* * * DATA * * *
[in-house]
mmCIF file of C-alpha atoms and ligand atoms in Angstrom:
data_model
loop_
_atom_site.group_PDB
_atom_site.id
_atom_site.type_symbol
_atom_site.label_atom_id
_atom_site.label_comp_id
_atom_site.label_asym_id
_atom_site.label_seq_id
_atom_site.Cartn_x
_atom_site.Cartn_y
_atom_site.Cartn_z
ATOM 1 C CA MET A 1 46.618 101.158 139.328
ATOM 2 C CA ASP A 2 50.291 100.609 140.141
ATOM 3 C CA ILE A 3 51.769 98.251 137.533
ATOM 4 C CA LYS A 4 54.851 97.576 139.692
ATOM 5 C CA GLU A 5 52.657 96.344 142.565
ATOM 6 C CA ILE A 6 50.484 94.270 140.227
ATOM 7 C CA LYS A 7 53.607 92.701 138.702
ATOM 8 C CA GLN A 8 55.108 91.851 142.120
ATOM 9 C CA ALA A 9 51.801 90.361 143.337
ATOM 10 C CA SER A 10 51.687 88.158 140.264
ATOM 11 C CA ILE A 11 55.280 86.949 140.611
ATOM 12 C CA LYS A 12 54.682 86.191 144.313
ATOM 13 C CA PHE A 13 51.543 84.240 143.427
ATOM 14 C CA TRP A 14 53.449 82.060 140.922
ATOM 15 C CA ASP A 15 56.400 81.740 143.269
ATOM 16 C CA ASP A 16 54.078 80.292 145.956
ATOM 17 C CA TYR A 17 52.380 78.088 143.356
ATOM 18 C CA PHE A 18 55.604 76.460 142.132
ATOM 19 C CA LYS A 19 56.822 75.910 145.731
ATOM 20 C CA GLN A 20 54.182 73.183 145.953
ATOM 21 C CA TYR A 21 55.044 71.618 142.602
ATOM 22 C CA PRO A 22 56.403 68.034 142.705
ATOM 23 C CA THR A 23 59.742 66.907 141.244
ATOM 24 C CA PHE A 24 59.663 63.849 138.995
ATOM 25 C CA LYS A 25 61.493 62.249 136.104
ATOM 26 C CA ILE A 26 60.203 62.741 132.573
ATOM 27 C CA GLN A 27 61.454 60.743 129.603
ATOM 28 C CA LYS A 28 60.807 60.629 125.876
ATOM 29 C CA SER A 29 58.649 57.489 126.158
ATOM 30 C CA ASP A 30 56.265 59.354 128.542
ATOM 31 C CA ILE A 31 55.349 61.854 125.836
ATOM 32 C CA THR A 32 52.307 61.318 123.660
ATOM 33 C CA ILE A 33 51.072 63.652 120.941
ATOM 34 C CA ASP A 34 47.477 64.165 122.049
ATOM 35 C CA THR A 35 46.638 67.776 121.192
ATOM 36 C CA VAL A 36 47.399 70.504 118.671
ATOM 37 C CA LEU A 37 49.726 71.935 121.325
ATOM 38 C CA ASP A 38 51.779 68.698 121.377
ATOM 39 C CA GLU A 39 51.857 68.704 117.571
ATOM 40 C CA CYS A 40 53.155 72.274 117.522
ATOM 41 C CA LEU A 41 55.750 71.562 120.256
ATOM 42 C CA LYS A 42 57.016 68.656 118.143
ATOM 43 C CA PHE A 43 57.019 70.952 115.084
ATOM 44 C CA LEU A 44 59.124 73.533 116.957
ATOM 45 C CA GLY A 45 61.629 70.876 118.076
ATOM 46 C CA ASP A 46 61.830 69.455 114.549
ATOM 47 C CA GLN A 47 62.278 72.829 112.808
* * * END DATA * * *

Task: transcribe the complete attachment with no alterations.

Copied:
[in-house]
mmCIF file of C-alpha atoms and ligand atoms in Angstrom:
data_model
loop_
_atom_site.group_PDB
_atom_site.id
_atom_site.type_symbol
_atom_site.label_atom_id
_atom_site.label_comp_id
_atom_site.label_asym_id
_atom_site.label_seq_id
_atom_site.Cartn_x
_atom_site.Cartn_y
_atom_site.Cartn_z
ATOM 1 C CA MET A 1 46.618 101.158 139.328
ATOM 2 C CA ASP A 2 50.291 100.609 140.141
ATOM 3 C CA ILE A 3 51.769 98.251 137.533
ATOM 4 C CA LYS A 4 54.851 97.576 139.692
ATOM 5 C CA GLU A 5 52.657 96.344 142.565
ATOM 6 C CA ILE A 6 50.484 94.270 140.227
ATOM 7 C CA LYS A 7 53.607 92.701 138.702
ATOM 8 C CA GLN A 8 55.108 91.851 142.120
ATOM 9 C CA ALA A 9 51.801 90.361 143.337
ATOM 10 C CA SER A 10 51.687 88.158 140.264
ATOM 11 C CA ILE A 11 55.280 86.949 140.611
ATOM 12 C CA LYS A 12 54.682 86.191 144.313
ATOM 13 C CA PHE A 13 51.543 84.240 143.427
ATOM 14 C CA TRP A 14 53.449 82.060 140.922
ATOM 15 C CA ASP A 15 56.400 81.740 143.269
ATOM 16 C CA ASP A 16 54.078 80.292 145.956
ATOM 17 C CA TYR A 17 52.380 78.088 143.356
ATOM 18 C CA PHE A 18 55.604 76.460 142.132
ATOM 19 C CA LYS A 19 56.822 75.910 145.731
ATOM 20 C CA GLN A 20 54.182 73.183 145.953
ATOM 21 C CA TYR A 21 55.044 71.618 142.602
ATOM 22 C CA PRO A 22 56.403 68.034 142.705
ATOM 23 C CA THR A 23 59.742 66.907 141.244
ATOM 24 C CA PHE A 24 59.663 63.849 138.995
ATOM 25 C CA LYS A 25 61.493 62.249 136.104
ATOM 26 C CA ILE A 26 60.203 62.741 132.573
ATOM 27 C CA GLN A 27 61.454 60.743 129.603
ATOM 28 C CA LYS A 28 60.807 60.629 125.876
ATOM 29 C CA SER A 29 58.649 57.489 126.158
ATOM 30 C CA ASP A 30 56.265 59.354 128.542
ATOM 31 C CA ILE A 31 55.349 61.854 125.836
ATOM 32 C CA THR A 32 52.307 61.318 123.660
ATOM 33 C CA ILE A 33 51.072 63.652 120.941
ATOM 34 C CA ASP A 34 47.477 64.165 122.049
ATOM 35 C CA THR A 35 46.638 67.776 121.192
ATOM 36 C CA VAL A 36 47.399 70.504 118.671
ATOM 37 C CA LEU A 37 49.726 71.935 121.325
ATOM 38 C CA ASP A 38 51.779 68.698 121.377
ATOM 39 C CA GLU A 39 51.857 68.704 117.571
ATOM 40 C CA CYS A 40 53.155 72.274 117.522
ATOM 41 C CA LEU A 41 55.750 71.562 120.256
ATOM 42 C CA LYS A 42 57.016 68.656 118.143
ATOM 43 C CA PHE A 43 57.019 70.952 115.084
ATOM 44 C CA LEU A 44 59.124 73.533 116.957
ATOM 45 C CA GLY A 45 61.629 70.876 118.076
ATOM 46 C CA ASP A 46 61.830 69.455 114.549
ATOM 47 C CA GLN A 47 62.278 72.829 112.808